Music City Bowl Banner - LSU vs. Notre Dame
Find this article on page 7 of this week's LSU At the Game program.
Photo by: LSUsports.net, LSU Athletics Publications
In Focus: Big Buddy
Text smallerText larger
Published: November 28, 2013, 09:00 AM (CT)
by Taylor Brown, Student Assistant SID

Bruising Fullback J.C. Copeland is an Inspiration to Young People

Senior fullback J.C. Copeland is leaving it all on the line in his last season at LSU.  The LaGrange, Ga., native is playing for much more than the fame and glory of the game.

Copeland strives to be the best he can be every day for his family, team and community.

The 6-1, 270-pound wrecking ball was recruited by LSU as the No. 17 defensive tackle in the country and one of the top defensive prospects in Georgia as a senior in 2009.  It wasn’t until preseason camp in 2010 that LSU offensive line coach Greg Studrawa noticed Copeland’s potential at the fullback position.

“He asked me if I’d ever played fullback,” Copeland said. “Lucky thing somebody didn’t ask me if I played quarterback.  The next day I was in the running backs room. I wondered what I had gotten myself into. I said if I was going to do it I might as well be the best at it.”

Since the drastic change from defensive tackle to fullback, Copeland has become a punishing blocker and offensive threat to opposing teams. He stepped in as the starting fullback his junior season and accounted for 21 carries with four touchdowns. This season he has only played in eight games due to injuries, but has accumulated 13 carries and three touchdowns.

LSU At the Game Program
LSU At the Game programs are available on campus three hours prior to game time and online while supplies last.

When Copeland is asked about his individual game and success he humbly answers, “I’m still trying to achieve a couple of my goals. I just want to be the best fullback and teammate I can be. I am still working at it.”

Copeland’s drive and ambition comes from the support he receives from his family. Growing up with three younger sisters, Copeland’s mother struggled to make ends meet. To find work, she and her three daughters moved from LaGrange, but Copeland, thinking he would be less of a financial burden, stayed behind.

With no place to stay, Copeland received help from his high school football coach, Bubba Jeter. The Jeter family opened their home to Copeland, and the fullback gained love and support from his new family.

“It is amazing to have the family support like I do,” Copeland said. “No matter what, they are always going to be there. If I mess up in a game, they are going to be there to tell me I messed up. At the same time, they are going to uplift me and tell me to move on to the next play. They’re the reason why I play.”

Throughout his four years at LSU, Copeland has found another family support – his teammates. “We are pretty much brothers,” Copeland described. “We spend most our time together. You really have to build a relationship in order to be a team.”

The bonds and support that Copeland receives from his coaches and teammates drive him to work hard each and every day.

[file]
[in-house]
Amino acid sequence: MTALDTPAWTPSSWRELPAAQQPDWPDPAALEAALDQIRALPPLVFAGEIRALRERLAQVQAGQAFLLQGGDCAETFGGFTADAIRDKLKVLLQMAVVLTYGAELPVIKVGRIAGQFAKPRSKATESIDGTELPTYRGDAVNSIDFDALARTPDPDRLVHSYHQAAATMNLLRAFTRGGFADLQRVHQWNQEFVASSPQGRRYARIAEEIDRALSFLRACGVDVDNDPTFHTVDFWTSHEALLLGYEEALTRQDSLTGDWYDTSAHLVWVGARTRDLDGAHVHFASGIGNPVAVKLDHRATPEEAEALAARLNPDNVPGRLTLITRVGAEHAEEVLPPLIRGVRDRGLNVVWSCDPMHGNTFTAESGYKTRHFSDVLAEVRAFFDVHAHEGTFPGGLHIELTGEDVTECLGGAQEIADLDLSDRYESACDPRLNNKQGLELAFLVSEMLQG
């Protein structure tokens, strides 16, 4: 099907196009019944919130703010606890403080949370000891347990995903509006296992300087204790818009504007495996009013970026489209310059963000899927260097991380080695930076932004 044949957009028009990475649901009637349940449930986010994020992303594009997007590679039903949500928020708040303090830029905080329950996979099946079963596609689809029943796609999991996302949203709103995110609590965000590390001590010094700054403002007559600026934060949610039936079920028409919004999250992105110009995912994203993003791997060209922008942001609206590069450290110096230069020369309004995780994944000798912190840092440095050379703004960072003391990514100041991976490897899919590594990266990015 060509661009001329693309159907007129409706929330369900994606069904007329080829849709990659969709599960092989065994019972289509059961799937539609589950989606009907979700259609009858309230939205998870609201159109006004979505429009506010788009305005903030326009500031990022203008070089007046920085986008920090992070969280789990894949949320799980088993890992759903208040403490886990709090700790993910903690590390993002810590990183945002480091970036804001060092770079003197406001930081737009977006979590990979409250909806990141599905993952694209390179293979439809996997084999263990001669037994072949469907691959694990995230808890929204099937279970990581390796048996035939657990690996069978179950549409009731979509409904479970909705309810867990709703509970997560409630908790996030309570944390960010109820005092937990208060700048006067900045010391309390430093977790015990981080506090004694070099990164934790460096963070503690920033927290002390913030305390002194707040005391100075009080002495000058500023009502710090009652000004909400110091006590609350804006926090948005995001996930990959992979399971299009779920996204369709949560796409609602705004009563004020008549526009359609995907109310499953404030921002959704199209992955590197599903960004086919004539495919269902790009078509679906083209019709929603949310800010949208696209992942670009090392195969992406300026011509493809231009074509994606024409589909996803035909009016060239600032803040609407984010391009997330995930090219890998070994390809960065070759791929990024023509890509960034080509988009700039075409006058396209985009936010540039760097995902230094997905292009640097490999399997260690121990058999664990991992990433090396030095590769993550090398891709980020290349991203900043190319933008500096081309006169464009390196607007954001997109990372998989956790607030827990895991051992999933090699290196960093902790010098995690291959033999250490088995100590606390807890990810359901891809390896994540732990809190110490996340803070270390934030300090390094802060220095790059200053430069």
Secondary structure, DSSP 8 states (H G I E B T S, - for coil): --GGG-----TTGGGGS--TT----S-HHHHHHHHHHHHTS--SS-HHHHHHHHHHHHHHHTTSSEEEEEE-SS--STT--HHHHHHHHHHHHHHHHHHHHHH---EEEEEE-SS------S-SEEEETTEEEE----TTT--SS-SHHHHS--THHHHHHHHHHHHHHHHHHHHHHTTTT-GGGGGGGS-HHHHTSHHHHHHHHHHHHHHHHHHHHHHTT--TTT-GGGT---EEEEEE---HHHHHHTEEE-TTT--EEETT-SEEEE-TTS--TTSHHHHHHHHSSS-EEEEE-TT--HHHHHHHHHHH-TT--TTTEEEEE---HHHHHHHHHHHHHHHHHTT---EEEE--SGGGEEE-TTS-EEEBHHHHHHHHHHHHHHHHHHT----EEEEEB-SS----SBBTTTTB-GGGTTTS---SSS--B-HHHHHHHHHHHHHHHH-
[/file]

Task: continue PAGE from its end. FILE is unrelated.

“I really want to be the best player I can possibly be for my team,” Copeland said. “My goal is to be a player on this team that can help us win.”

With his size and power, Copeland is a promising short-yardage and goal line option for LSU’s offense. Copeland also creates havoc for opposing defenses by making catches in the flat. Last season, he recorded a 42-yard reception against Alabama.

“He puts his body on the line for us every day, so it’s great when he gets a chance to do something with the ball in his hands,” LSU running back Kenny Hilliard said. “He’s got size on him, and he’s strong. He’s a big bruiser. That’s the type of fullbacks we like here. He gets the job done. It’s great to have J.C. in front of us.”

If Copeland isn’t working hard to be the best he can be on the football field, he is taking time out of his schedule encouraging and helping children. The senior fullback is heavily involved with the Big Buddy Program at Dufroq Elementary School.

“I go every Tuesday and Thursday morning,” Copeland explained. “I work with the preschool program. I try to entertain the kids, but they are more of an entertainment to me. I really enjoy hanging out with them and getting to know the little kids.”

Community service is an important aspect of Copeland’s life.

“I feel like it is always good to give back to the community because there is always someone looking up to you,” Copeland said.

When Copeland returns home to Georgia during his time off, he makes sure to take time to reach out to his former elementary school, middle school and high school as well.

“I love going back to my school and visiting with the kids,” Copeland said. “I just want to show them I was here once, and I know what you’re going through. I always try to explain to them that there is always a way out - a positive way out.”

Behind the intimidating force, the big hits and powerful runs, Copeland’s motivation is simply the people around him. The fullback is playing for his family who showed him love when he needed it the most, his team who has supported him from his very first practice and the community who motivates J.C. to be a positive example.

As the 2013 football season winds down, Copeland will continue to work hard toward his future plans. Copeland is graduating in May 2014 with a degree in sports administration. He plans to continue his football career at the next level in the NFL, and later become an athletic director and high school football coach for his former high school, Troup County High School.

Copeland is the person, regardless of the circumstances, determined to make something out of himself. For Copeland each day is an opportunity to be the best, not just for himself, but also for the people around him.

 

LA Dental
Visit Baton Rouge
Ford
Kraft - JELL-O Dessert Mold Kit
Flores MBA Program
ABC Insurance